FRANCES SCOTT: …the most by a lot. Yeah. You know, drug chemistry and talks together is half of all calls for service, so it's a lot. And so you already had this huge, you know, sort of amount of casework coming in, and then now you've made it more complicated because you have to make this distinction. And so there's been a lot of research to try and figure out how can we give, you know, practitioners, particularly, tools to enable them to do that job efficiently and correctly and accurately. So, one line of research that we've had is with Dr. Rabi Musah at SUNY Albany. And so she's been looking at what's called the DART, which is Direct Acquisition in Real Time.


FRANCES SCOTT: It’s a clever name.


FRANCES SCOTT: So, it’s a particular instrument. So a normal sort of drug chemistry run takes, let’s say 10 to 15 minutes, which doesn’t sound that…

JOSH MONDORO: To identify whatever’s in a certain substance or compound or whatever it is?

FRANCES SCOTT: To--yeah. To get your spectrum at the end and that’ll tell you what’s there and so forth. And by the way, when we’re talking about the hemp situation, then it can be a little more complicated because of course we’ve got to be able to tell the difference between the THC and the CBD, for example, which remember I said they’ve got the same mass and the same structure, so you got to be able to separate them or do something else. So, you know, 10 to 15 minutes doesn’t sound that long. But when—again, when you think about the volume of casework, that can be a lot, right? So DART is--it literally takes seconds. It’s, you know, dip a glass tube kind of into a solution or sort of rub your gummy against it or whatever, and you just put it directly into kind of the inlet or the stream of this instrument, and a spectrum comes out, I mean, literally within seconds.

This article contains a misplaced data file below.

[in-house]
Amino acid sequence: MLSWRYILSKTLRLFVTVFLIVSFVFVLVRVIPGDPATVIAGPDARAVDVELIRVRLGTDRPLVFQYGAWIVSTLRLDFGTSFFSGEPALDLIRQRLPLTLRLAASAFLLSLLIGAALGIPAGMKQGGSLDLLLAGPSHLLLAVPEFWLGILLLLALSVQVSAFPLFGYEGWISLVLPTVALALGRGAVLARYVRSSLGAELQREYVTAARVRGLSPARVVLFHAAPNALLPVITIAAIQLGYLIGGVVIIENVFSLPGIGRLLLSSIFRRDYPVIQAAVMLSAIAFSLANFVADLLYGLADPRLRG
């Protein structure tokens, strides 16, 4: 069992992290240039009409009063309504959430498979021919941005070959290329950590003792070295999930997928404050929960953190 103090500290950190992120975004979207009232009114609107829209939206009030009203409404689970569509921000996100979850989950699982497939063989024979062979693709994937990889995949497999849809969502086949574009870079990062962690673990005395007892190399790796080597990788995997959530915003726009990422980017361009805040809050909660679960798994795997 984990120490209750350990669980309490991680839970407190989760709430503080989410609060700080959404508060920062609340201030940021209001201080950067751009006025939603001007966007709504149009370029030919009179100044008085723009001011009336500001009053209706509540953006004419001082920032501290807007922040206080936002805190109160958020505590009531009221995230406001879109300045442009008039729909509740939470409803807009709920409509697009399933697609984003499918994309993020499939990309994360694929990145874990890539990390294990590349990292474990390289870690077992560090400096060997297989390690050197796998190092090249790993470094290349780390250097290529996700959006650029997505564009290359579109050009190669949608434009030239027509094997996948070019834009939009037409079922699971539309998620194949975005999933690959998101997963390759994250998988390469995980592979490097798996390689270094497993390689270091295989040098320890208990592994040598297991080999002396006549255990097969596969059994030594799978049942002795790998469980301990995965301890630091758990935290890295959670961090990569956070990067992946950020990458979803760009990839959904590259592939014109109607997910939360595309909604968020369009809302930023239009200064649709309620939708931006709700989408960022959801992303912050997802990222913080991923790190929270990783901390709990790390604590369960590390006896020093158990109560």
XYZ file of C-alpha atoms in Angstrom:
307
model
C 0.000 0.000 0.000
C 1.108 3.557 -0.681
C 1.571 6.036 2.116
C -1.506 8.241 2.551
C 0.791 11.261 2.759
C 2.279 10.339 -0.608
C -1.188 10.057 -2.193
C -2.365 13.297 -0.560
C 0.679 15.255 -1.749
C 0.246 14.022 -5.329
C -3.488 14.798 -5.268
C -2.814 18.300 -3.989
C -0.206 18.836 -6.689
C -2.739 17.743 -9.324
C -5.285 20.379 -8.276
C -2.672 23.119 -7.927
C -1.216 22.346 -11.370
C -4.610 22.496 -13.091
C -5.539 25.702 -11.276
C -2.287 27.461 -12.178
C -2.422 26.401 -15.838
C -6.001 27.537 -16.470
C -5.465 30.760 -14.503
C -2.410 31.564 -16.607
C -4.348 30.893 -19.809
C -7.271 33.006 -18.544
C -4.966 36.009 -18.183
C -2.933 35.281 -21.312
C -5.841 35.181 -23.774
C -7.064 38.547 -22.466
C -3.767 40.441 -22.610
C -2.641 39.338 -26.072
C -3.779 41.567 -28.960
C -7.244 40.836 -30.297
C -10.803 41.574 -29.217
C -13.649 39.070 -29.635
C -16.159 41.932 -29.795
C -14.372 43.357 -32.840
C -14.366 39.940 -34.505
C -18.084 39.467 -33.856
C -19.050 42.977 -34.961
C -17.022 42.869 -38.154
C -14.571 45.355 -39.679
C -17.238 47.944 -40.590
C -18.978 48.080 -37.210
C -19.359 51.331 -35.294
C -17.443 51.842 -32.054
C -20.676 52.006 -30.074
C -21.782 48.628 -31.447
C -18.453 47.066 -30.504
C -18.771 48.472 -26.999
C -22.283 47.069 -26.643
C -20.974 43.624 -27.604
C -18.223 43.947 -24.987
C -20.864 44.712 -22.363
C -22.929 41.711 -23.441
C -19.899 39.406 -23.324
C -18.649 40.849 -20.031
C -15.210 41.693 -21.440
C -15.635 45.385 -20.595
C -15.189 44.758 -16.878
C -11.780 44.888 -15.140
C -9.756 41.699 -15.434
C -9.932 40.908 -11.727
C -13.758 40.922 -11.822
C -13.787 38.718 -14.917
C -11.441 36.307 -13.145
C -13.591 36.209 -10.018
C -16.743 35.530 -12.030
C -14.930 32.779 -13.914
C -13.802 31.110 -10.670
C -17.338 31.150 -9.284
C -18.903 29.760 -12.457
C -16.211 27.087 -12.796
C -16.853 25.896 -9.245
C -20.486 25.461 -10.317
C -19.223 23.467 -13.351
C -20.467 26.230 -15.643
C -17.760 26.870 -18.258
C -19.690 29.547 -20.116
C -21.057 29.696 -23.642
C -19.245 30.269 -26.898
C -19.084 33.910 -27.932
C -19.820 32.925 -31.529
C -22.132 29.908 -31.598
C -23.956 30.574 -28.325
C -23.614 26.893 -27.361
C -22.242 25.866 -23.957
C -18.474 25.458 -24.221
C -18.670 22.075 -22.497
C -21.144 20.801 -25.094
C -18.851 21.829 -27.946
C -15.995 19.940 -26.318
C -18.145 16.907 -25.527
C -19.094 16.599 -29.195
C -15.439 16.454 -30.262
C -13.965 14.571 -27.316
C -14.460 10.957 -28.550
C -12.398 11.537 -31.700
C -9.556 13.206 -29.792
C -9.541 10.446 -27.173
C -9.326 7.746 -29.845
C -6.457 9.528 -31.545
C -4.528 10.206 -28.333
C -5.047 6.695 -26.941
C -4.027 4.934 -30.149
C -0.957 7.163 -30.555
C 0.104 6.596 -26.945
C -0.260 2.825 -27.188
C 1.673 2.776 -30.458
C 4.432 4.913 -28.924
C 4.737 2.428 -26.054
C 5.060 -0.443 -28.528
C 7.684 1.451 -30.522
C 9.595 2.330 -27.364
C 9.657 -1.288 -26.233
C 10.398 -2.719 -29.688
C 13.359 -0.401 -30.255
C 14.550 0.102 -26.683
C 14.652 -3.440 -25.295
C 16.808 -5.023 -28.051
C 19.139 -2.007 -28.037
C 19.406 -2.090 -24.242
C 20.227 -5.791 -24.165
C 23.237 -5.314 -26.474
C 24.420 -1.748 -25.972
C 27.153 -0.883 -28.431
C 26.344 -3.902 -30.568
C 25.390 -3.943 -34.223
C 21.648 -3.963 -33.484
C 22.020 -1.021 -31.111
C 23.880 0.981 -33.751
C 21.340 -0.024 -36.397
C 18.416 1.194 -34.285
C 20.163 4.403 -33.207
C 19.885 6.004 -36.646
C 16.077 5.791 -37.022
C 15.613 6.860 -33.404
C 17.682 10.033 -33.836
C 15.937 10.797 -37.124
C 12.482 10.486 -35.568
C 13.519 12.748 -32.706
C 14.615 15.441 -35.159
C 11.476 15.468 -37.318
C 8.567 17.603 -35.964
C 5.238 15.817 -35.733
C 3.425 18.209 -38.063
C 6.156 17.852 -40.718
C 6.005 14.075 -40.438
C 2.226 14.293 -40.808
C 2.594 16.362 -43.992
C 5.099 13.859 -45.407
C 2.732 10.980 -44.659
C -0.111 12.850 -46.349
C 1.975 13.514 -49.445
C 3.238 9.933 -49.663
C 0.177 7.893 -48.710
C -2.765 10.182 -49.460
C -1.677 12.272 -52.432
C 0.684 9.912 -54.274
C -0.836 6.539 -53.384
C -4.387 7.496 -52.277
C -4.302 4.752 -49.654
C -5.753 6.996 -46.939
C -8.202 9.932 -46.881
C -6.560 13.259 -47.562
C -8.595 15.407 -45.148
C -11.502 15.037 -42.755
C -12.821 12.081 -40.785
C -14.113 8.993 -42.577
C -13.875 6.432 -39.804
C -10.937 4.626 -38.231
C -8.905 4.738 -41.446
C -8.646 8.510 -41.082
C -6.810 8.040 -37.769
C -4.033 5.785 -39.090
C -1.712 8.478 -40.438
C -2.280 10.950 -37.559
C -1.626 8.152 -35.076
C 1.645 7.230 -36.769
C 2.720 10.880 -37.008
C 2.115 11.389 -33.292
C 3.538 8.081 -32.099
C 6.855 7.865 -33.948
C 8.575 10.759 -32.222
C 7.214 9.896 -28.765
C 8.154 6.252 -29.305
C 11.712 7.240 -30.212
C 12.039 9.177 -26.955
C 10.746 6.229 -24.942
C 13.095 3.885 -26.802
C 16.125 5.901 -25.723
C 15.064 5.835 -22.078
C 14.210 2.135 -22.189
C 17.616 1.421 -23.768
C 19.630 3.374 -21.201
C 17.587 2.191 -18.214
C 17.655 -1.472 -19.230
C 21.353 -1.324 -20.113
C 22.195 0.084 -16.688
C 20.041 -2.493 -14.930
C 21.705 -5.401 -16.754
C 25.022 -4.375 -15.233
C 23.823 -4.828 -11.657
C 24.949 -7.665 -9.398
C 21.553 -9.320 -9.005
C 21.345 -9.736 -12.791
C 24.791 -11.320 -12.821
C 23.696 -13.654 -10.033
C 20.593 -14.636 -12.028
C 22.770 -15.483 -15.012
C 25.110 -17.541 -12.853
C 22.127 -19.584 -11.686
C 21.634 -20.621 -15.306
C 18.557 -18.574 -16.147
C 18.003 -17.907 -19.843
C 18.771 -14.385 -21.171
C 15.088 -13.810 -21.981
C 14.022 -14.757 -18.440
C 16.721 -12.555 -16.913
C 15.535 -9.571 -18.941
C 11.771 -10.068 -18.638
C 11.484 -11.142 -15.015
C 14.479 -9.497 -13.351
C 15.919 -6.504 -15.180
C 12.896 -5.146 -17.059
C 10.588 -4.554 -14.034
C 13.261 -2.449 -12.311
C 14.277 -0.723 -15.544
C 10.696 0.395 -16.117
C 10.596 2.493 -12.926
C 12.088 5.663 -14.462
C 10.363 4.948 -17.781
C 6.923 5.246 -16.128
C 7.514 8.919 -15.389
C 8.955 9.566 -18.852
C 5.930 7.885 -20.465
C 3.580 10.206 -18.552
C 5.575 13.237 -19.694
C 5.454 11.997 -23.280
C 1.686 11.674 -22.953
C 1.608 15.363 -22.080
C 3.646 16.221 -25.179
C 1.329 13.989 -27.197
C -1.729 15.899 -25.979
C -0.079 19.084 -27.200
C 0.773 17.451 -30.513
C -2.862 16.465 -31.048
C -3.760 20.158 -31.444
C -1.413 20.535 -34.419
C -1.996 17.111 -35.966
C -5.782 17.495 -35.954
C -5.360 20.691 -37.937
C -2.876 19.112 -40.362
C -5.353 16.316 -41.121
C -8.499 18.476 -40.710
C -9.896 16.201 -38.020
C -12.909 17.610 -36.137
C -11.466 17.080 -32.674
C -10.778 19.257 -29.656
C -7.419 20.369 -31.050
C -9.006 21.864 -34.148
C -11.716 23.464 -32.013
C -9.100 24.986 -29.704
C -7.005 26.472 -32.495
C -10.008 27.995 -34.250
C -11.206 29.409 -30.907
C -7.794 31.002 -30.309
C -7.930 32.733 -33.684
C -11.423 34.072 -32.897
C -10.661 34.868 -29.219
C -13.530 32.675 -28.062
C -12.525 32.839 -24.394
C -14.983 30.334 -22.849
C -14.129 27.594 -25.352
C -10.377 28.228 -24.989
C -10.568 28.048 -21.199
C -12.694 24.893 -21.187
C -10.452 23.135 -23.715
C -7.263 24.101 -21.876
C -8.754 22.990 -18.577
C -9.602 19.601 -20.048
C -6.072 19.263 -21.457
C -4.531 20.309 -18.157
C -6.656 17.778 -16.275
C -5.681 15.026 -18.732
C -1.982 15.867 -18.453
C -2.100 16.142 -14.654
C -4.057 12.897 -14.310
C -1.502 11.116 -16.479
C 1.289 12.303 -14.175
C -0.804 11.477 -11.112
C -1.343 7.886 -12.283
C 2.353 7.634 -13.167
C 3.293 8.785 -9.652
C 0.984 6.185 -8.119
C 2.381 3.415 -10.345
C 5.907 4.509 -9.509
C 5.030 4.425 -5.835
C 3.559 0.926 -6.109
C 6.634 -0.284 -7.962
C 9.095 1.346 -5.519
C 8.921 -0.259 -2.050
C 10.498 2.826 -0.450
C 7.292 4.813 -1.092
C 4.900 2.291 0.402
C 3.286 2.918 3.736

FRANCES SCOTT: So, it’s a little more complicated because of the THC CBD situation. But you can very quickly, first of all see if--is there a cannabinoid? Is there a THC or a CBD present? Very, very quickly. And then it’s relatively straightforward. She’s done a lot of work with some derivatizing agents. There’s that derivatives word again. So we need a little bit of a different thing. So we kind of--we’ll cause it to react with another chemical. And because of those slightly different structures, the way that they’re built, the new compound will sort of add onto it and it’ll add on kind of in two places to one and one to the other. So now they have different masses, and now we’re able to differentiate them by mass. And so it’s pretty straightforward to derivatize it.

JOSH MONDORO: So it kind of tags them, so to speak? And, like, makes it easier to just keep track of everything after you--afterwards?




JOSH MONDORO: That’s really cool.